TRENTON – In the wake of recent incidents of alleged student-on-student racism involving school athletes, the Division on Civil Rights and the New Jersey State Interscholastic Athletic Association (NJSIAA) have asked educators across the state to redouble their efforts to keep bias out of interscholastic sports.
In a joint letter to New Jersey school principals, Division Director Craig T. Sashihara and NJSIAA Executive Director Larry White reaffirm their commitment to working together to combat bias, and invite school districts to join in “this essential undertaking.”
The letter recalls that, in 2013, the Division and NJSIAA entered into a historic Memorandum of Understanding (MOU) with regard to bias activity and student athletic competition.
Under the 2013 MOU, the letter explains, the NJSIAA agreed to amend its by-laws to declare that verbal or physical harassment related to race, gender, ethnicity, disability, sexual orientation or religion at an NJSIAA-sanctioned event will be deemed a violation of the NJSIAA’s Sportsmanship Rule, and will subject violators to discipline or ejection.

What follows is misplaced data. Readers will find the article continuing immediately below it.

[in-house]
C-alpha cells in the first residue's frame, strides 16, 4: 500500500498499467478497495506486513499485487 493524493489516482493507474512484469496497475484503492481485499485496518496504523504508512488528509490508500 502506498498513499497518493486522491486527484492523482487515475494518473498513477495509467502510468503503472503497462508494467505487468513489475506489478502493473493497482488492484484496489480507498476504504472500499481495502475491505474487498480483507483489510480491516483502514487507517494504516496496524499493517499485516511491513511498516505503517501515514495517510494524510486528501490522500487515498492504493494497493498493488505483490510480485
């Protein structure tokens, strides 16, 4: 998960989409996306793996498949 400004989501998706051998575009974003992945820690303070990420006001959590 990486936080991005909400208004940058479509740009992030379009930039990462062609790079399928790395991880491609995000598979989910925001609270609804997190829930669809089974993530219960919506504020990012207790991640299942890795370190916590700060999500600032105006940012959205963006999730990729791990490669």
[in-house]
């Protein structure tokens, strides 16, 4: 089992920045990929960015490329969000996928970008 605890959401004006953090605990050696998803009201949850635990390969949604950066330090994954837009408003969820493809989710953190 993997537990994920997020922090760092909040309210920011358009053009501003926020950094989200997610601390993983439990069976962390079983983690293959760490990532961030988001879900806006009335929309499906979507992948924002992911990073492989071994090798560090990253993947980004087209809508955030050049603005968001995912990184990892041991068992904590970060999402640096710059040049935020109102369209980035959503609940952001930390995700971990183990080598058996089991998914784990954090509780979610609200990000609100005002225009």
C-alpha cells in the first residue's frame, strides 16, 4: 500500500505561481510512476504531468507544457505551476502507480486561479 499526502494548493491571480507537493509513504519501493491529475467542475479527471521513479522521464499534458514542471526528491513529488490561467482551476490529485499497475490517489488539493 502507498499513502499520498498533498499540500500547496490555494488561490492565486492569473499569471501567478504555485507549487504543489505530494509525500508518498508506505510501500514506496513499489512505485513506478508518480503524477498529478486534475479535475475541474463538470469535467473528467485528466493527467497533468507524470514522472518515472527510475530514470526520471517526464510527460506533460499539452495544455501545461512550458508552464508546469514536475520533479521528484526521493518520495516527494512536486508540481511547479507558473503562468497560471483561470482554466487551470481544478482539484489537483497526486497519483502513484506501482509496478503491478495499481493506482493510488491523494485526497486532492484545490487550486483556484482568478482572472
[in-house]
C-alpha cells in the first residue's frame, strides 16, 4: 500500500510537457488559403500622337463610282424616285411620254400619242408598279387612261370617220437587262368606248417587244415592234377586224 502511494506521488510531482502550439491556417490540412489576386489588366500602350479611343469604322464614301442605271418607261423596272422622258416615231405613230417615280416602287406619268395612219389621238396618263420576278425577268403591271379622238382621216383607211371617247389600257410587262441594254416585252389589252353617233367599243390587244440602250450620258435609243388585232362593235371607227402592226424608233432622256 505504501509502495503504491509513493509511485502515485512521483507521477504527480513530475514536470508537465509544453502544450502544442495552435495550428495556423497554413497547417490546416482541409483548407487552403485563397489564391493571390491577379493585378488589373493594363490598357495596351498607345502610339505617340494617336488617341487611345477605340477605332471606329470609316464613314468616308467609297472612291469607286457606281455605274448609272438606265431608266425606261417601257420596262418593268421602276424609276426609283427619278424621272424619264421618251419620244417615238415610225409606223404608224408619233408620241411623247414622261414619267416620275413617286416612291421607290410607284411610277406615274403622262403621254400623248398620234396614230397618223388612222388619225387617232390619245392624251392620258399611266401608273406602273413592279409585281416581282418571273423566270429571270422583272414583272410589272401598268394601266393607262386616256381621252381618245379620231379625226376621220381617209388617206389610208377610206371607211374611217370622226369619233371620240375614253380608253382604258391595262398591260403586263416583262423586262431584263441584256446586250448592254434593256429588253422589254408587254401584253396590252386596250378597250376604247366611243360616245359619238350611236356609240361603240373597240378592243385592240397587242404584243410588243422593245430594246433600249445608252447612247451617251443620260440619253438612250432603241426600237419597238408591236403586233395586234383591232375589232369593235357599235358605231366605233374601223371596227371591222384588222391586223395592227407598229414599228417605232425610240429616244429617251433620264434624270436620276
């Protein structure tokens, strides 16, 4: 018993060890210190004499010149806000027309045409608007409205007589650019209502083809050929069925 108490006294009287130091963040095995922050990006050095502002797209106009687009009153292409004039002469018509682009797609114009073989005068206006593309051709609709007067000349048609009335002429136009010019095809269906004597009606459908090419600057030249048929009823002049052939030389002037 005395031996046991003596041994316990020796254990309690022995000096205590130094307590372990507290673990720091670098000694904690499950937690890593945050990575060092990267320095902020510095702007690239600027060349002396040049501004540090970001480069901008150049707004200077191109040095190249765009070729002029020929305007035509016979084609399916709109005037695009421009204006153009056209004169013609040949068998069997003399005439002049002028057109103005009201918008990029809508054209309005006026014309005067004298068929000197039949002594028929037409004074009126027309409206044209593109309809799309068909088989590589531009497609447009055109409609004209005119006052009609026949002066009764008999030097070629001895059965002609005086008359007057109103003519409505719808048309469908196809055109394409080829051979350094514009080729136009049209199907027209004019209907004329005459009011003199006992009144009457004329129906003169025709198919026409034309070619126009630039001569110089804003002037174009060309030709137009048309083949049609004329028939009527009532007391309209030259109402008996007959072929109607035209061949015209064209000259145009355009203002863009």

NJSIAA also agreed, among other things, to provide training to game officials to ensure they vigilantly enforce the amended Sportsmanship Rule, provide training to athletes and school officials on the Rule, and warn athletes and spectators at each event that bias-related conduct will not be tolerated. (Consistent with the MOU, officiating crews at NJSIAA sports events now read a statement to team captains before the competition starts, and a similar public statement is read for the benefit of spectators.)
Under the MOU, NJSIAA also amended its by-laws in 2013 to give it authority to require schools, leagues and conferences to investigate and report on incidents of alleged bias to the NJSIAA. The NJSIAA also retained authority to conduct its own investigation and take its own action as well.
Another provision of the MOU specified that NJSIAA would notify the Division on Civil Rights of any reported bias incidents taking place at sanctioned school sporting events. The MOU did not in any way shift jurisdiction to respond to such incidents away from the NJSIAA. It simply provided a mechanism for the Division to be looped in on reported bias incidents, and to review relevant information.
In their letter, Director Sashihara and Executive Director White state that, while the 2013 MOU was groundbreaking, “even the best initiatives can benefit from being reaffirmed from time to time.”
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